WOOSTER, Ohio — The Ohio State Soil Balancing Team is concluding a five-year project examining the beliefs, practices, and effects of soil balancing. Soil balancing involves the use of high calcium amendments to manipulate the ratio of calcium, magnesium, and potassium in the soil. For decades, proponents have claimed that the right balance of these cation nutrients will improve field conditions and yields, but none of these effects have been replicated by modern university research.
Through interviews, surveys, and literature reviews, the team gained a better understanding of why and how soil balancing is used by farmers and how it had been studied by researchers. The group found that while most researchers and university educators viewed soil balancing as an ineffective fertilization program; farmers and consultants who use soil balancing view it as a holistic method for improving soil health.
With input from a farmer advisory committee, the team designed long-term field experiments situated on organic farms and university research sites. The field trials found some evidence that changes in Ca:Mg ratios were associated with changes in soil structure and weed populations. However, the team was unable to document consistent effects on these characteristics, or on soil biology, crop quality, or yield.
Based on the overall project findings, the Ohio State team recommends further investigation of how soil balancing’s effectiveness is impacted by specific site conditions such as cation exchange capacity (CEC), clay content, or management practices. Meanwhile, the team has issued the following recommendations for anyone using or considering soil balancing.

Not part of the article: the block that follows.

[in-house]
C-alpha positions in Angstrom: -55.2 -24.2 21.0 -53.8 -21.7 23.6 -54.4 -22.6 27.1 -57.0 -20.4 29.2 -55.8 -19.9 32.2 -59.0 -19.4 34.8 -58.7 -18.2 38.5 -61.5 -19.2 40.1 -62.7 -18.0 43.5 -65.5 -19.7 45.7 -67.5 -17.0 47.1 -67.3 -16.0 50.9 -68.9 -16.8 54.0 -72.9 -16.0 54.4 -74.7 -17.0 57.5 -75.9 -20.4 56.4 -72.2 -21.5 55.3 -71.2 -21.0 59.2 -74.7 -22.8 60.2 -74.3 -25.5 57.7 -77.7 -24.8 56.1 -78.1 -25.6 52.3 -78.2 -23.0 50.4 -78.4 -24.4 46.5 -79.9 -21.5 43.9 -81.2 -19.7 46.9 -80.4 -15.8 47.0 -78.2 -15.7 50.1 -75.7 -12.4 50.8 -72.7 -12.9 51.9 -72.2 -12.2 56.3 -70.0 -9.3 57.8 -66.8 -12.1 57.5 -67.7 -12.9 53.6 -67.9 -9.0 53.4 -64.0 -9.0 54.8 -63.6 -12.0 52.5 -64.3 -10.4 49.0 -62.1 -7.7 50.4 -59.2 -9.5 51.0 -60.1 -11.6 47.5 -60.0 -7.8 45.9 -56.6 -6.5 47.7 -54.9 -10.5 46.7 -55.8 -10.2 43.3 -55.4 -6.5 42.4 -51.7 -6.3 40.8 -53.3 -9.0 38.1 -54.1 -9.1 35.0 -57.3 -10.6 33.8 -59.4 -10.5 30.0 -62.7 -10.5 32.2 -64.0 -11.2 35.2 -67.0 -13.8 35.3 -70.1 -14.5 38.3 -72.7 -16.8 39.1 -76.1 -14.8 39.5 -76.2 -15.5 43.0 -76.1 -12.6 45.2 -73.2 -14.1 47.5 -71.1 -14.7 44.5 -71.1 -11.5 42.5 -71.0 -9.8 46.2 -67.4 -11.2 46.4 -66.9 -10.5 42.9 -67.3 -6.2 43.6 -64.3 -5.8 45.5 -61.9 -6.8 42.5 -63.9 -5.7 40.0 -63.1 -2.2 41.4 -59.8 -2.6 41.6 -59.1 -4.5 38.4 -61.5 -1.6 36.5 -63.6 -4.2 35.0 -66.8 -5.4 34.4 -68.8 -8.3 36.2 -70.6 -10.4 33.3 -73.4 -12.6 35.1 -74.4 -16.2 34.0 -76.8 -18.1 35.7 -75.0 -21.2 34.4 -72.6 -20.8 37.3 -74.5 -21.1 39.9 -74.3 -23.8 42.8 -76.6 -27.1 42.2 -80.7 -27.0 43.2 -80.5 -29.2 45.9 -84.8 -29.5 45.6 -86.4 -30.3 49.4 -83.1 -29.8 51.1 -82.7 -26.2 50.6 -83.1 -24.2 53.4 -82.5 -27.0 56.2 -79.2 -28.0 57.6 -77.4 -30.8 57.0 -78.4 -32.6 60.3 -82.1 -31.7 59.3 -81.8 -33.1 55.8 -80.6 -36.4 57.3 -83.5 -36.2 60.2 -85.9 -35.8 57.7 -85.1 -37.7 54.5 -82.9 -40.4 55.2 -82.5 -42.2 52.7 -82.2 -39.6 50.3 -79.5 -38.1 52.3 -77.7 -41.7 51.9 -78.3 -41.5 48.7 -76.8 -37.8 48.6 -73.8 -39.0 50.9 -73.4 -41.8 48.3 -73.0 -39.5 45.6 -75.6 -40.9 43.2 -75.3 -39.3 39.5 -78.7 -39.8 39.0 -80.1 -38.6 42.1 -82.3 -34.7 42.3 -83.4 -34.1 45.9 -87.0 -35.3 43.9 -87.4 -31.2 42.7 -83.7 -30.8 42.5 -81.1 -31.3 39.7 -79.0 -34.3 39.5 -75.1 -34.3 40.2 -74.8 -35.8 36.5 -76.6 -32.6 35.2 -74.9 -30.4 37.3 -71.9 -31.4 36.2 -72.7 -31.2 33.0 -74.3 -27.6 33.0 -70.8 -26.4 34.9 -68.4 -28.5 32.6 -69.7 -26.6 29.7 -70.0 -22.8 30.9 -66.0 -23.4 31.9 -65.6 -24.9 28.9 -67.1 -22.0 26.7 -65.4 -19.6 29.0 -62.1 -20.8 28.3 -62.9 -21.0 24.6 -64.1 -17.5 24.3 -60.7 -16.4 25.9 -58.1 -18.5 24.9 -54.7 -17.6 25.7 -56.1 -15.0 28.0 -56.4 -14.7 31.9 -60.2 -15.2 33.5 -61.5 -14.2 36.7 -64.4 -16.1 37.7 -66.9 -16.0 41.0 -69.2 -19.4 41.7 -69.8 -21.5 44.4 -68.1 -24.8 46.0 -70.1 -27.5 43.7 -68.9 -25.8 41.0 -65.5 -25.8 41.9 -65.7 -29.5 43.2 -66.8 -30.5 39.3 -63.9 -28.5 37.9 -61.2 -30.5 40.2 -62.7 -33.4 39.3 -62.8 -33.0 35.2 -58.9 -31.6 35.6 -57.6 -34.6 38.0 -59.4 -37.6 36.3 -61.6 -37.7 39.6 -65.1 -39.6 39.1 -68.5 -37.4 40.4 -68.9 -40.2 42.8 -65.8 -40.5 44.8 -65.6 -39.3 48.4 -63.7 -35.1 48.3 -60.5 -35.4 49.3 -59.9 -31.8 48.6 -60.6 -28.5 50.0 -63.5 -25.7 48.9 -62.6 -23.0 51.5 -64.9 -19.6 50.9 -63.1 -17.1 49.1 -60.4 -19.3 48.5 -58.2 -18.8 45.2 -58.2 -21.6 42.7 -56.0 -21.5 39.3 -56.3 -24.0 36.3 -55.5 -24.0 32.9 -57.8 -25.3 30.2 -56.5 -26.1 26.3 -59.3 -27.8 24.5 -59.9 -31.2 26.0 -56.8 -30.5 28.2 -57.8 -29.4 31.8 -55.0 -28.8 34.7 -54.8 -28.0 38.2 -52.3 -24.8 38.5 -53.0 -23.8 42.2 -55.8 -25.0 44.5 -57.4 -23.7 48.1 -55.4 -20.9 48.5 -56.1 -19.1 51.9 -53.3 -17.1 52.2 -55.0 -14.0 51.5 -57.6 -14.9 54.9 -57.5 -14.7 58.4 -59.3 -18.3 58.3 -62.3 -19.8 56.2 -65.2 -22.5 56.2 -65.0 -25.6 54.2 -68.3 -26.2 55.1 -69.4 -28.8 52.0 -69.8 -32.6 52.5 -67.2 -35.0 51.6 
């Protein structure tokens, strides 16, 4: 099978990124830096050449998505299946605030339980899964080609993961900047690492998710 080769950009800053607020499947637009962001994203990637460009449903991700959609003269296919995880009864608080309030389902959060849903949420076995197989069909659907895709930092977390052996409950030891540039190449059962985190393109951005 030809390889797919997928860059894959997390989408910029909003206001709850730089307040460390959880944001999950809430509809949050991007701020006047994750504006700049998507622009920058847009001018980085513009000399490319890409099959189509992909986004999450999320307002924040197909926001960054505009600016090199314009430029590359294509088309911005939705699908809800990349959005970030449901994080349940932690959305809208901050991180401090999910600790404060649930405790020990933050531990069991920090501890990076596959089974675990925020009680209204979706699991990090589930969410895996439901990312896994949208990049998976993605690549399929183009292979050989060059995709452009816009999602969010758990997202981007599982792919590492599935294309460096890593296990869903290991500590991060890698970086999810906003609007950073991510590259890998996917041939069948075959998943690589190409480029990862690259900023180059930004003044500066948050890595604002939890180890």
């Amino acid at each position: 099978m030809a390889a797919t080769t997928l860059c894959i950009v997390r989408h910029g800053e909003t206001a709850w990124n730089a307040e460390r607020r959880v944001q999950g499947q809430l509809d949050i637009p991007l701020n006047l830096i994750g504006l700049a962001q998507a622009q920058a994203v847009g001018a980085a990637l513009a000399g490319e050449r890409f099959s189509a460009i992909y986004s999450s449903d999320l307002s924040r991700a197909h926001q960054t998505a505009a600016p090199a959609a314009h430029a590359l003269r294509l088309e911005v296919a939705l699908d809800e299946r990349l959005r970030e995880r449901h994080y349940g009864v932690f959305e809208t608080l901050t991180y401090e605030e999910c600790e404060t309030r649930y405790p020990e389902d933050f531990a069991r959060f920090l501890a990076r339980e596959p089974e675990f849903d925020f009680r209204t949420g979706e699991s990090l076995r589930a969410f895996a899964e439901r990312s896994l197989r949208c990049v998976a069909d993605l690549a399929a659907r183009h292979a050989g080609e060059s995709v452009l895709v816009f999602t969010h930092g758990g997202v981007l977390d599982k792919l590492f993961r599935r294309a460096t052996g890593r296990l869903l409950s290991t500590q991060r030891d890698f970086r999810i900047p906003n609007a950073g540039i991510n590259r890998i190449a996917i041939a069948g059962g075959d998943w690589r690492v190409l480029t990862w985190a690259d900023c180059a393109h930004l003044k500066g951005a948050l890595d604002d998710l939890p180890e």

Soil test data is critical to making informed decisions about managing Ca:Mg ratios.
Watch your pH if using lime. Gypsum is a better choice to change your Ca saturation ratio without affecting pH, and it also provides sulfur.
Soils with a CEC below 10 meq/100 g may develop K deficiencies. In soils with a low holding capacity for cations, excess Ca can quickly lead to deficiencies of K, and possibly Mg. We did observe this in on-farm sites.
Consider economic factors. On soils with higher CEC, more time and amendments will be needed to increase the Ca:Mg ratio. Depending on the amount of change needed and the value of your crop, using soil balancing may be cost prohibitive.
Anytime you try a new practice, monitor the results. If possible, try using the new practice on only part of your farm and compare it with a similarly managed area to see if the new technique is making a positive contribution over time.
Additional Resources and Information are available at https://offer.osu.edu/soil-balancing/resource including summary reports, articles, and presentations.
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— Ohio State University CFAES
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